Oak-eating pests boom in Carolinas as city heat drives wasps away

Scale insects, like P. quercifex – visible here as brown clumps – thrive on oak trees in urban environments, where heat typically surpasses temperatures in rural locations.
Scale insects, like P. quercifex – visible here as brown clumps – thrive on oak trees in urban environments, where heat typically surpasses temperatures in rural locations. NCSU

If you’re swatting at more insects this summer in the city, you might blame the pavement.

Sidewalks, along with other urban fixtures like parking lots and buildings, are contributing to an imbalance between two of nature’s rivals: pest insects and the predatory bugs that normally keep each other’s population in check.

It’s the heat these surfaces absorb that’s causing the issue. Cities are inherently warmer than rural areas because they have fewer plants to provide shade.

The more asphalt, concrete and brick – the more heat, and in some cases, the more pest insects, like P. quercifex, which thrive in warmer conditions.

“It’s a scale insect that I’m betting we have on every willow oak tree in Raleigh,” said Emily Meineke, a Ph.D. student at N.C. State.

Scale insects are a species of small juice-suckers that have a protective, husk-like shell. They’re prey for parasitoid wasps.

Meineke, along with other NCSU researchers, is studying the relationship between the tiny tree huggers and their natural enemies and how both adapt to the rising heat in urban environments as more green landscapes succumb to development.

In 2014, the team tracked the life cycles of both kinds of insects in cooler and warmer portions of Raleigh, using gauges to measure air temperatures. Cooler sections had more trees; hotter zones had higher concentrations of pavement, asphalt and concrete.

The results confirmed their suspicions about changes in the wasp-vs.-scale-insect population balance.

“Urban warming makes places hotter, and in those hotter spots the development of scale insects speeds, but the development of the wasp doesn’t,” Meineke said.

Hot and bothered

Scientists call it phenological mismatch – when one species’ life stages no longer sync with another species that depends on it in some way. Honeybees and flowers provide a classic example of this phenomenon. When flowers bloom before honeybees are ready to pollinate, fewer seeds are spread, resulting in fewer plants.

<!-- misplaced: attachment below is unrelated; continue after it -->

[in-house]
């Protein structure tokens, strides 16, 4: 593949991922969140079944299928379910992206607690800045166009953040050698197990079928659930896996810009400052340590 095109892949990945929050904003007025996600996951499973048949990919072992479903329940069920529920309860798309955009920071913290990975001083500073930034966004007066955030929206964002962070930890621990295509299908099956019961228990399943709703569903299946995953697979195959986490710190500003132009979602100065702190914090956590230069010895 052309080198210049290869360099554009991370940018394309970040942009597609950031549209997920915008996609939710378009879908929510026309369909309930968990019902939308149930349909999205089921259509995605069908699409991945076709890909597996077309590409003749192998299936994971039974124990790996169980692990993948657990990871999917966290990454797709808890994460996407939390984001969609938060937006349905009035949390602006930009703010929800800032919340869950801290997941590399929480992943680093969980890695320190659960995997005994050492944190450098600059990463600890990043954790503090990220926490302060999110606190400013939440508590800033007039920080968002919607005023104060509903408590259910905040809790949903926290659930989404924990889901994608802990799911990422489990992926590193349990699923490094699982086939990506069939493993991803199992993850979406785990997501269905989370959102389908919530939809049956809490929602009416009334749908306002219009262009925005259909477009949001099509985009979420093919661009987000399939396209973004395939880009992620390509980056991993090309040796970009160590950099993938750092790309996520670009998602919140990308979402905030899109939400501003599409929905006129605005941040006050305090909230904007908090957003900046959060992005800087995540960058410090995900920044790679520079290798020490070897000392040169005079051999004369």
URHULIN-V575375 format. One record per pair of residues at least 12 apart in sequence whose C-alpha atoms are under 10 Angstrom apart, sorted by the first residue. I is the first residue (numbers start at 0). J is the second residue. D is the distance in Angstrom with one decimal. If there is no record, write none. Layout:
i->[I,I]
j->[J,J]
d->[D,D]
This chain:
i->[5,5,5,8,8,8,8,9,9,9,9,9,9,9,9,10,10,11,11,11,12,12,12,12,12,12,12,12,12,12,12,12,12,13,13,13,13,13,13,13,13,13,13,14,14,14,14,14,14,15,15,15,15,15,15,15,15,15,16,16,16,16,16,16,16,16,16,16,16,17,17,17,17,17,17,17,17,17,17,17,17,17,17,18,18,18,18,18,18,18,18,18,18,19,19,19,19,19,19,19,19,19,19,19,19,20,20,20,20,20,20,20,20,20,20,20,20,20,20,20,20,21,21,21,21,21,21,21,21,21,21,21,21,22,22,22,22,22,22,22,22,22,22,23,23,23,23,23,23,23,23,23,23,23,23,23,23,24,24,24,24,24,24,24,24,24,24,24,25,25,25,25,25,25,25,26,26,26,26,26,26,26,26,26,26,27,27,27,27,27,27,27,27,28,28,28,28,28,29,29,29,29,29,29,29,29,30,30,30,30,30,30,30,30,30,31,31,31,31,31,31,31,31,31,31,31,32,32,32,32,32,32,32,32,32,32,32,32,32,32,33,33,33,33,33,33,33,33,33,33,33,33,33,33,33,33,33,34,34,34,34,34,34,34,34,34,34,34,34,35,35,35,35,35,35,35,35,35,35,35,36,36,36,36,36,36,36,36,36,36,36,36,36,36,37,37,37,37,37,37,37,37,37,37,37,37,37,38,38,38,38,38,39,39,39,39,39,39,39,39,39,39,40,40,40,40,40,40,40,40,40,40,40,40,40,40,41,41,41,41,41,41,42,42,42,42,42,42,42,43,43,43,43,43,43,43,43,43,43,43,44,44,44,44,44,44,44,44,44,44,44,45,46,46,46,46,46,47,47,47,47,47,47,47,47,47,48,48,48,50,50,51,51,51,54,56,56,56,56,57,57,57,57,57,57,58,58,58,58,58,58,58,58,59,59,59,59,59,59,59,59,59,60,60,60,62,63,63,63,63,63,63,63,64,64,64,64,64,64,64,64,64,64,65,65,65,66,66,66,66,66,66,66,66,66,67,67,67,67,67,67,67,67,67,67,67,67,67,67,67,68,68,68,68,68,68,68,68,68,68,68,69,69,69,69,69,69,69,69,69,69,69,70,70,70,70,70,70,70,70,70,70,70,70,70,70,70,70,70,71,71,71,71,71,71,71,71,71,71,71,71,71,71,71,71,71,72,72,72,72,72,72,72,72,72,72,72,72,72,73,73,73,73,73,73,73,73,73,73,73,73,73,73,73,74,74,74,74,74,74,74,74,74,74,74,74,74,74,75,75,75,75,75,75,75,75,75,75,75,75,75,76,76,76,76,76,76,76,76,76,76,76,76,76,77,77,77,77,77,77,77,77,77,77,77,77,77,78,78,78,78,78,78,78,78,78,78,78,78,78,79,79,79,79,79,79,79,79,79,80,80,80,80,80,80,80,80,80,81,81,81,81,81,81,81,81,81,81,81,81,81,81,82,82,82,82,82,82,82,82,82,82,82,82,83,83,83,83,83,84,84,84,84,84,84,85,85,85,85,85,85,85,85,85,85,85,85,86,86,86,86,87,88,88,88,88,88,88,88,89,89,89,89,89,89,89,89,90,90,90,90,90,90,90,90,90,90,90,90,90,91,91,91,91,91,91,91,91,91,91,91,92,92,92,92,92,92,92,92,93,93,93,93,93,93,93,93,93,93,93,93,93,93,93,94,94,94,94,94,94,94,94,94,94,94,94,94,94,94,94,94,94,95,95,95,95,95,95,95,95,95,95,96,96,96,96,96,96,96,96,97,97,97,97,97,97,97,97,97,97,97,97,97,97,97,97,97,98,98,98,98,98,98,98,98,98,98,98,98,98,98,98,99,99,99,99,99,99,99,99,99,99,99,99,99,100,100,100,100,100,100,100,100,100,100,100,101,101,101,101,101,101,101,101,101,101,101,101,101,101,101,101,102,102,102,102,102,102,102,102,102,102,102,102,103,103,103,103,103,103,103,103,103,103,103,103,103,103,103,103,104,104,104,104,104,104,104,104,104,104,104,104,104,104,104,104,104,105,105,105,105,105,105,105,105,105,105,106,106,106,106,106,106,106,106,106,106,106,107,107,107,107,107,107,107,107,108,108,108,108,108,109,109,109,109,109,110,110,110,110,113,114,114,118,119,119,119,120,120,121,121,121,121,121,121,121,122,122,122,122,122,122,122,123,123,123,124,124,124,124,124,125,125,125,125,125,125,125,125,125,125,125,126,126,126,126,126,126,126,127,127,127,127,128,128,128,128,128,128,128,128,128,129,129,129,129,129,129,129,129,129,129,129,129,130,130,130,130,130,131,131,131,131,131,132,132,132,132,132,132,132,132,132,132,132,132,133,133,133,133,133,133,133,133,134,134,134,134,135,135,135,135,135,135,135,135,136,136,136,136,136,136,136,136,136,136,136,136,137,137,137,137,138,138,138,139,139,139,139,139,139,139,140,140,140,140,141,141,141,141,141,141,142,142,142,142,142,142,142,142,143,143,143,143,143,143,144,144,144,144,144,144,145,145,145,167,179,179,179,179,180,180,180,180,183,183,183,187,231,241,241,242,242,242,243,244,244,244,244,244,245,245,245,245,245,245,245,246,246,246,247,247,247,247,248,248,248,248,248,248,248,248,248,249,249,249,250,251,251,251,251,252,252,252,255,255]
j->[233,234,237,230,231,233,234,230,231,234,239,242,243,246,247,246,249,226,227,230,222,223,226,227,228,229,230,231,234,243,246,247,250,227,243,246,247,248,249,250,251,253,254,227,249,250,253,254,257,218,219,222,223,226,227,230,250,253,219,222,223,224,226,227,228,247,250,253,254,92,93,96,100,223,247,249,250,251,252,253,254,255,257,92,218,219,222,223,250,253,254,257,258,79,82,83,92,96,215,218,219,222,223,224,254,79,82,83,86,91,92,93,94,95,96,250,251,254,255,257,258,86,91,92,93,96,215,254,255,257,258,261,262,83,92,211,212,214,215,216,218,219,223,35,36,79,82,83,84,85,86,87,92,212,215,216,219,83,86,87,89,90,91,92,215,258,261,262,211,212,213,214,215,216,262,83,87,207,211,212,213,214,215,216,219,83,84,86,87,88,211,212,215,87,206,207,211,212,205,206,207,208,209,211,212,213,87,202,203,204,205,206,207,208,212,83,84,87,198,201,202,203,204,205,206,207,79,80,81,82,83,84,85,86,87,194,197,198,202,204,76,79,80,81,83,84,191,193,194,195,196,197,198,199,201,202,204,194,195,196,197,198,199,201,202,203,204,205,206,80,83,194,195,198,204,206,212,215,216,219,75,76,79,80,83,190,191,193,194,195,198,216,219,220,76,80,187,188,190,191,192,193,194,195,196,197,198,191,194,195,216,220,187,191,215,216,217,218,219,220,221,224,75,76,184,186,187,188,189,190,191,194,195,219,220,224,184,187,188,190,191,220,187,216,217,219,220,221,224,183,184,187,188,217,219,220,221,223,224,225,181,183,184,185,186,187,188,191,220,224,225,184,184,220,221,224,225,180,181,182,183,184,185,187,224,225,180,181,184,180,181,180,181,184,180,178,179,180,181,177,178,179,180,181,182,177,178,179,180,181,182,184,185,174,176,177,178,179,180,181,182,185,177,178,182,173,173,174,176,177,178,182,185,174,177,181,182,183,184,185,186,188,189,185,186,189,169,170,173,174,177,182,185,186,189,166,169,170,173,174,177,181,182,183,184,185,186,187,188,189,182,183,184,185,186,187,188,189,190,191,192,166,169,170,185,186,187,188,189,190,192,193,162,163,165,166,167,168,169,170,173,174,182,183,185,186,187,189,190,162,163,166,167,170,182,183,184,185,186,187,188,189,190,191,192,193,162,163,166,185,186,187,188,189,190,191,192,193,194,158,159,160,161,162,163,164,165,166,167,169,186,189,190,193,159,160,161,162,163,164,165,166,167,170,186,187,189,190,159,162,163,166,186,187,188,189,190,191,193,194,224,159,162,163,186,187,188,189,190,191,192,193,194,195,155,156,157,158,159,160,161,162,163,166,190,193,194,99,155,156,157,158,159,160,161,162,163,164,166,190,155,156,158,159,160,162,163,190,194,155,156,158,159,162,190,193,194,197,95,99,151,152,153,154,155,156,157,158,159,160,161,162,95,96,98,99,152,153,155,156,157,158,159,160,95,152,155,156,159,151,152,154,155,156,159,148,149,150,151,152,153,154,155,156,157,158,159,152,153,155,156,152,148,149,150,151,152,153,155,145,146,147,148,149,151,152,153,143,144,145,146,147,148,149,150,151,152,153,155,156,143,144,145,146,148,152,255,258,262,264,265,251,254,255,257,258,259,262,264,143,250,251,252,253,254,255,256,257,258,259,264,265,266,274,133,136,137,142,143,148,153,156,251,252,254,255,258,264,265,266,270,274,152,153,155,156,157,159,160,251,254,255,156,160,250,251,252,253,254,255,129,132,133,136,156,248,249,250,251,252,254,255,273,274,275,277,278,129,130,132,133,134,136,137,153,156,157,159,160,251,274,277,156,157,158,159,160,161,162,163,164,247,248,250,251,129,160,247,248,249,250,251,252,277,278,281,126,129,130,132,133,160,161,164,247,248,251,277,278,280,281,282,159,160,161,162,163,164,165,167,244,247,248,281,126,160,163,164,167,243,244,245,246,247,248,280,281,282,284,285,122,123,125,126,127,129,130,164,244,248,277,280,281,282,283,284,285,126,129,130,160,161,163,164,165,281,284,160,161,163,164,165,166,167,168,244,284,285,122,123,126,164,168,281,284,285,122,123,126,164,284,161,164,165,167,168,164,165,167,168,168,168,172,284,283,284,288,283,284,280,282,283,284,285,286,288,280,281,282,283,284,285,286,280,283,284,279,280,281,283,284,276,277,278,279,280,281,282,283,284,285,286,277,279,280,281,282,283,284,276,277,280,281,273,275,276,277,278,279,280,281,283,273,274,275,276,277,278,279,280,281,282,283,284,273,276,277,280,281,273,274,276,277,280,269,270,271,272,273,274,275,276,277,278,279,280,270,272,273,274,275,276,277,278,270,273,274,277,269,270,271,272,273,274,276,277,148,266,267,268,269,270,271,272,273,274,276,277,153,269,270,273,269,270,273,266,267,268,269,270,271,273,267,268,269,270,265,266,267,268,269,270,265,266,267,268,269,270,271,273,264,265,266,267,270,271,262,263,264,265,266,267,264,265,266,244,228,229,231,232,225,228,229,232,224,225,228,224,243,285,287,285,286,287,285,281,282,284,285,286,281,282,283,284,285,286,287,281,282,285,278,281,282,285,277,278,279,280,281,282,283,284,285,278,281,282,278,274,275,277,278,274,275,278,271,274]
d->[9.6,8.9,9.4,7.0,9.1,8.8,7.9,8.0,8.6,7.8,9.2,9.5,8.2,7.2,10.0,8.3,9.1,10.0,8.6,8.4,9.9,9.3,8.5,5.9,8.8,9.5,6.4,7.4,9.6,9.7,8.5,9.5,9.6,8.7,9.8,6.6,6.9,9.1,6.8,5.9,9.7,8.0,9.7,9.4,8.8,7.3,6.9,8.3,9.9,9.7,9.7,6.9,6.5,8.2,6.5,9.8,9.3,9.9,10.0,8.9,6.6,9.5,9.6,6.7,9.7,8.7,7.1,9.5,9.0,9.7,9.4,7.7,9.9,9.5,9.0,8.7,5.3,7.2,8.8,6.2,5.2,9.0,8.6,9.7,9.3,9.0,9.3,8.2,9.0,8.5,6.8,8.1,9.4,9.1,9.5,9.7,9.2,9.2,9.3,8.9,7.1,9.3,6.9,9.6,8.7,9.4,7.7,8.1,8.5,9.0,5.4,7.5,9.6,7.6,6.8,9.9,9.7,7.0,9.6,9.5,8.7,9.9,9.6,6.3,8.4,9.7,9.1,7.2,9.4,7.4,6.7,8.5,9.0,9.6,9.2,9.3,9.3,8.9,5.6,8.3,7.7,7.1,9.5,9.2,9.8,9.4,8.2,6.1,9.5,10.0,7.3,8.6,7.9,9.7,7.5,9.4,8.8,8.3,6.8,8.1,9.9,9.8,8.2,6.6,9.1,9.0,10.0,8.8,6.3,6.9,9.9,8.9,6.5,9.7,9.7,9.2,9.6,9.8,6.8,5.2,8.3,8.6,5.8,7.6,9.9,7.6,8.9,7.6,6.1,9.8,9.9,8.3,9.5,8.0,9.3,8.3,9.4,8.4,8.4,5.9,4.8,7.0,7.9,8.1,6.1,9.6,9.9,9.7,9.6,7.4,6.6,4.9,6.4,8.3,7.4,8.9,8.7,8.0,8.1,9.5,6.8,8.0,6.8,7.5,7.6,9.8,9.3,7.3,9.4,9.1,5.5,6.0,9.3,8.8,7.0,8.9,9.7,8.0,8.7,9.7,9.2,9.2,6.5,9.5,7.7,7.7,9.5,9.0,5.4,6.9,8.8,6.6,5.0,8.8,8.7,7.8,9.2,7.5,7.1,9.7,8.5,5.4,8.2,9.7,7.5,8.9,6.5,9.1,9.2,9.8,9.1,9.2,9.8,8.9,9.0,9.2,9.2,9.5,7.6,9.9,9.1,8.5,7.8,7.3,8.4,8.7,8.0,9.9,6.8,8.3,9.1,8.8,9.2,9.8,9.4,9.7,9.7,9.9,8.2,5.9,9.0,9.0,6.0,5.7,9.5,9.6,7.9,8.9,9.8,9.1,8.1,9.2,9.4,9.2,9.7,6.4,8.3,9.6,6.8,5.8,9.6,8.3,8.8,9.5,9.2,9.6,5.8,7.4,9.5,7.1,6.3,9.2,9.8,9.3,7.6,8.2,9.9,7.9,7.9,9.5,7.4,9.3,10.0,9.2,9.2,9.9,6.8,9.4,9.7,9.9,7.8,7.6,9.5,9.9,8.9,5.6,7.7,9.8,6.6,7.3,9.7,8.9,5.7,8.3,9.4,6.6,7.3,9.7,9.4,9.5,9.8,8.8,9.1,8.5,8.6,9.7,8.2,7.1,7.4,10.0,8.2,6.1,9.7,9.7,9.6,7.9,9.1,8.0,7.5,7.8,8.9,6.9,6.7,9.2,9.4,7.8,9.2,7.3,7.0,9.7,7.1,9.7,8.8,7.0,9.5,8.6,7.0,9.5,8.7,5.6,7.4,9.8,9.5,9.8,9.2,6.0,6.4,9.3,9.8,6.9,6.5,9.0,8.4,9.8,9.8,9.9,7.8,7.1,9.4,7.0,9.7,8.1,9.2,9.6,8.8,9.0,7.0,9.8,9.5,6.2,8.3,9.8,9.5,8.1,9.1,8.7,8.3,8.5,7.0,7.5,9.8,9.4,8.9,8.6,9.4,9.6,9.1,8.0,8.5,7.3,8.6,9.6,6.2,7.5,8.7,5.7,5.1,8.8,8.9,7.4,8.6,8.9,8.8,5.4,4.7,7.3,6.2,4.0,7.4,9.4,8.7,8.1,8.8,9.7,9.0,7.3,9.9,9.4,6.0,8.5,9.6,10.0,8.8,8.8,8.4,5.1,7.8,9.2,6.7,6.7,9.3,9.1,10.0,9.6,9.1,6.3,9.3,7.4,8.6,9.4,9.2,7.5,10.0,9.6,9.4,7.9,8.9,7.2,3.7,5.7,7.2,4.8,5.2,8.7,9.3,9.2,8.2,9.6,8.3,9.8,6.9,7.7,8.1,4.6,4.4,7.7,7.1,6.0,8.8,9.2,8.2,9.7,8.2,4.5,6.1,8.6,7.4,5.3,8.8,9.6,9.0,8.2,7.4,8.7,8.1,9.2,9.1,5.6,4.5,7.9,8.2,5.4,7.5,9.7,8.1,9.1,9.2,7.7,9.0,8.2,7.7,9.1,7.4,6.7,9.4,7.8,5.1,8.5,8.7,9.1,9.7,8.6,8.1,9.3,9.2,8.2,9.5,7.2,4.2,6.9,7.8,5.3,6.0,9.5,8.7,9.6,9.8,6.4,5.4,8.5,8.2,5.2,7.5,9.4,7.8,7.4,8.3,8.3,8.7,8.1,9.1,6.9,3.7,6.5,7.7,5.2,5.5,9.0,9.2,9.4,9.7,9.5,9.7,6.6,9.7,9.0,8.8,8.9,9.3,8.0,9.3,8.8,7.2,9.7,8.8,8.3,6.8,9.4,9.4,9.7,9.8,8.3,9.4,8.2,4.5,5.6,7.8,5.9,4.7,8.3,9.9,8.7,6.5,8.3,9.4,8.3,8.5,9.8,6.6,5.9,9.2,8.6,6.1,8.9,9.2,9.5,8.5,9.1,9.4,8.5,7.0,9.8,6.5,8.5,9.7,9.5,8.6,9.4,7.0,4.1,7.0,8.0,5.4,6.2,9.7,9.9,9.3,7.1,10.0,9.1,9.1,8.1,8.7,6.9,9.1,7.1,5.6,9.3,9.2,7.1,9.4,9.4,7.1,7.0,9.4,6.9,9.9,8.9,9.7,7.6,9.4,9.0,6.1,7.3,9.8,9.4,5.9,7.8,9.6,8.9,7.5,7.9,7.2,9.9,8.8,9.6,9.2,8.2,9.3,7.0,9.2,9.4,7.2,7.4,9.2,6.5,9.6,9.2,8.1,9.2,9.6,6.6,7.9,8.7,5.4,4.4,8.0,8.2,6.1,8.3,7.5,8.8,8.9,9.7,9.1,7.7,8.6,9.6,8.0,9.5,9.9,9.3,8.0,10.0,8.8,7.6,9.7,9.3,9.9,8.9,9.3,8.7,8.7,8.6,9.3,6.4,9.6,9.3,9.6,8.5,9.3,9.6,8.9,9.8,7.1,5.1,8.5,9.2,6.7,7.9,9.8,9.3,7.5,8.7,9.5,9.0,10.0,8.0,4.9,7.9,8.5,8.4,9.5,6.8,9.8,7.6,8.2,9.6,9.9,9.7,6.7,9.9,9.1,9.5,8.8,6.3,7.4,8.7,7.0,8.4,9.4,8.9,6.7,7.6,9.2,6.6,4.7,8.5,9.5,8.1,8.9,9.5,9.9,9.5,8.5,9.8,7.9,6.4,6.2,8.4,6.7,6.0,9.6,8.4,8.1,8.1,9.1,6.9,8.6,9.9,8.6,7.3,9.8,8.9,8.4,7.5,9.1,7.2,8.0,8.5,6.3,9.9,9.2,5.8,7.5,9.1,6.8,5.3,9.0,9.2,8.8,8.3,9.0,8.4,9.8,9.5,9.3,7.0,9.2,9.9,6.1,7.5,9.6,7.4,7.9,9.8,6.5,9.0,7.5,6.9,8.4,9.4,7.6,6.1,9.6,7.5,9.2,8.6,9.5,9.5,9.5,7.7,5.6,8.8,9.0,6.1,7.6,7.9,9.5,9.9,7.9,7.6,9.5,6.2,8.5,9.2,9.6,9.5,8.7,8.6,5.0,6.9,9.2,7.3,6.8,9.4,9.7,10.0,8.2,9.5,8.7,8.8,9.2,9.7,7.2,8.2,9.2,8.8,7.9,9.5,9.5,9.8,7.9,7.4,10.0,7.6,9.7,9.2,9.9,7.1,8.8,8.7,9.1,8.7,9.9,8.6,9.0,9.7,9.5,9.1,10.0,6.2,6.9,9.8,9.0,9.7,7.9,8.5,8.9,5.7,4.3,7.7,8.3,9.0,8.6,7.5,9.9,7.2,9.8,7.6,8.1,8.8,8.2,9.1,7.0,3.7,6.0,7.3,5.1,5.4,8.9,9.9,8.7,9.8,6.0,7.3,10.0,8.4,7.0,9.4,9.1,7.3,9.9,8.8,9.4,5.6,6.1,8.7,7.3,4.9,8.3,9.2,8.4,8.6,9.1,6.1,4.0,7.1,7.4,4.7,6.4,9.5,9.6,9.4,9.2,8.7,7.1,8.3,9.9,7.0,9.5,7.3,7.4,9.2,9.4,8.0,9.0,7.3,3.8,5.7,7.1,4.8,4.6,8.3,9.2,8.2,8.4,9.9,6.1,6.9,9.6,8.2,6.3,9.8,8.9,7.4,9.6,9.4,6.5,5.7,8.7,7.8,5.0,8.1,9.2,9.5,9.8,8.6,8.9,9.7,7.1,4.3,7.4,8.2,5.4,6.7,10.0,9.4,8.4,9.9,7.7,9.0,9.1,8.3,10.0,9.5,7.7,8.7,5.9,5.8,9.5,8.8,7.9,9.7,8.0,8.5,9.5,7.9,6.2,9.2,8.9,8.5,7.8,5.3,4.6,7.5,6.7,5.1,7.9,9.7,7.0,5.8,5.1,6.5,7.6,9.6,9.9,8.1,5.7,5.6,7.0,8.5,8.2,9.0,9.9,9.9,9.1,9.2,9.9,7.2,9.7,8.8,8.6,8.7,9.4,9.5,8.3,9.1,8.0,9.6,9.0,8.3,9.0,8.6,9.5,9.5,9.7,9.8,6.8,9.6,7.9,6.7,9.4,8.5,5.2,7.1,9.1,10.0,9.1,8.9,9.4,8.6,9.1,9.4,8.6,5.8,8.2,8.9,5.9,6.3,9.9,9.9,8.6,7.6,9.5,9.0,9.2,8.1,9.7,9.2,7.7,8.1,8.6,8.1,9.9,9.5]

What causes one species to speed up while the other remains at its regular pace under the same conditions is a bit of a mystery that researchers are still working on. Meineke: “That’s the million-dollar question.”

In the case of P.quercifex and parasitoid wasps, researchers believe the wasps seek to escape the heat by finding shelter in bark crevices, while the scale insects – which are stationary and fixed to tree branches by tiny mouth parts – are able withstand hotter temperatures.

Scientists caution that the overabundance of pest insects will bring far-reaching implications. For one thing, they’re affecting the trees.

Trees in urban environments have many benefits – they manage storm water, prevent erosion, reduce air and noise pollution, and save energy.

P. quercifex is the oak tree’s No.1 pest, and oaks are some of the most prevalent trees in North Carolina – not just in the state’s forest, but within its cities’ limits, too.

“Willow oaks seem to get the most of them (P. quercifex), and there are a lot of willow oaks in Charlotte,” said Steve Frank, an associate professor of entomology at N.C. State. “I have been there and they all have P. quercifex scale.”

But it’s not just the scale insects on oak trees affected by the increasing city heat. As more green spaces make way for urban development, exotic bugs that are cold-intolerant, like fire ants, have begun to appear in warm cities further north.

The normal range of fire ants now is as far north as North Carolina – except that you can find them in Virginia Beach, Va., according to Frank. “You can find them in certain warm cities as far north as New Jersey, where the urban environment is creating a refuge for these exotic species.”

What can be done?

If higher temperatures are causing the problems, then the solution is to reduce the heat.

Cutting back on impervious surfaces like concrete will help. So will installing reflective and green roofs that reduce the amount of area absorbing heat. But the biggest fix comes from planting more trees and maintaining the health of existing ones in cities.

“If you’ve a got downtown plaza with no trees, you can shade that and actually change the temperature to a large extent,” Frank said. “The essence of it is that cities need to invest in maintaining the green infrastructure that they have, and to increase it.”